Hi Victor,

Can you explain how this would this help one to be free from dukkha in day to day life ?

If it is not connected to specific Buddhist practice in any way then it is not relevant to this thread.

kind regards,

Aloka ;D

I am sorry I do not think that was the question asked? The one writing the question is asking for information. No? But maybe I was a little bit unspecific.

/Victor

Aloka
01 May 12, 15:59
I am sorry I do not think that was the question asked? The one writing the question is asking for information. No? But maybe I was a little bit unspecific.

/Victor

Yes I agree, apologies, I was asking you a personal question about dukkha, wasn't I.

However a non -specific practice of 'seeing gods' seems very vague. As I mentioned before, I have practised offline with Vajrayana and now with Forest tradition Theravada and I've never heard of a practice "widely known in Buddhist circles that aims at seeing gods''. I think therefore that you need to be more specific and provide some evidence and links because we are a Buddhist learning community here at BWB.



In sutta ni pata for an example the texts declare a metta mind as being a heavenly state of mind already in this world.

The various realms being interpreted as mental states isn't the same as doing individual deity prayers/practices in Vajrayana though, and the OP was asking about deities.

Anyway, moving on now......:hands:

Victorious
01 May 12, 19:57
No need to apologies at all!

It might just be I do not understand the question properly. I see the OP is asking about what value deities have in buddhist practise generally?

My understanding is that Deities are the beings inhabiting the different heavenly realms. They are the beings embodying the state of minds that the specific realm stands for.

Like the realm of Brahma. The Brahma would then be a Deity. But I think normally you use the word Deity for gods from the lower realms and not the Brahma even if it is applicable.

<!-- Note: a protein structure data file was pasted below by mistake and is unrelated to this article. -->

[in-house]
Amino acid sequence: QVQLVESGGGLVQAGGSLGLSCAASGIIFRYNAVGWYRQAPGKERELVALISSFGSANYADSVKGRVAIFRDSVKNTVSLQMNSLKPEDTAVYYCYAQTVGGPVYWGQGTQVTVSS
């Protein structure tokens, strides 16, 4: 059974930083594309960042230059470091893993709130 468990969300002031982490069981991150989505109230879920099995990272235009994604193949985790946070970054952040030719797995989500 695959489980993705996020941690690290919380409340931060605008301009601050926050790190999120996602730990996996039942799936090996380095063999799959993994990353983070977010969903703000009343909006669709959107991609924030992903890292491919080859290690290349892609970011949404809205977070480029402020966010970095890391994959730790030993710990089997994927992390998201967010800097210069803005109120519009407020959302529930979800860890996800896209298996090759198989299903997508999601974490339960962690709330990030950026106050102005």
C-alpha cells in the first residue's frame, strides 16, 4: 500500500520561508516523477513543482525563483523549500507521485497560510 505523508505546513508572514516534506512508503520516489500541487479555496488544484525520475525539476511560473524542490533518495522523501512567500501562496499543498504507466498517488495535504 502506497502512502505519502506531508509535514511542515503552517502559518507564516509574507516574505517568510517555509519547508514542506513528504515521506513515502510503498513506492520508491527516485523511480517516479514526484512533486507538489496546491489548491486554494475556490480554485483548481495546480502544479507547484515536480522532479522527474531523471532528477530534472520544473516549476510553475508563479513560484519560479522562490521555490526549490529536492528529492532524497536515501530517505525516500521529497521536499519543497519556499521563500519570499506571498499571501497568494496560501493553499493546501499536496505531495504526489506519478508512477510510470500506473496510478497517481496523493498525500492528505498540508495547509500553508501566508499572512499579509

I am not familiar with the deity prayers in Vajrayana. But I was under the presumption that the OP did not really know where this question belonged?

And the practise I am speaking of I have heard from different people both in sweden and in sri lanka. But I have never read about it in any place. And I have also come across several people saying they have tried it and succeeded one of which in sweden.

It is a simple enough practise. You just need to stay in perfect mindfullness for approximately 3 months every waking hour in an isolated location and the gods will 'descend' to see who this peculiar person is.

As I said from the beginning I am not sure of its origin but buddhists use it. And I can not vouche for it since I have not tried it because I can not really see what use seeing gods have for my cultivation.

But nevertheless it is pretty interesting.

/Victor

Rhysman
01 May 12, 22:15
It is a simple enough practise. You just need to stay in perfect mindfullness for approximately 3 months every waking hour in an isolated location and the gods will 'descend' to see who this peculiar person is.

/Victor

I'm sorry but... LOLOLOLOLOL I actually did laugh out loud. Not making fun of anything I just couldn't help it.

Maybe a Buddha can stay in perfect mindfullness for 3 months every waking hour, humm I think that might be the definition of Buddha. If you can do that for 3 months straight I think you just might be an enlightened being.

Thanks for the laugh. :lol:

Victorious
02 May 12, 21:15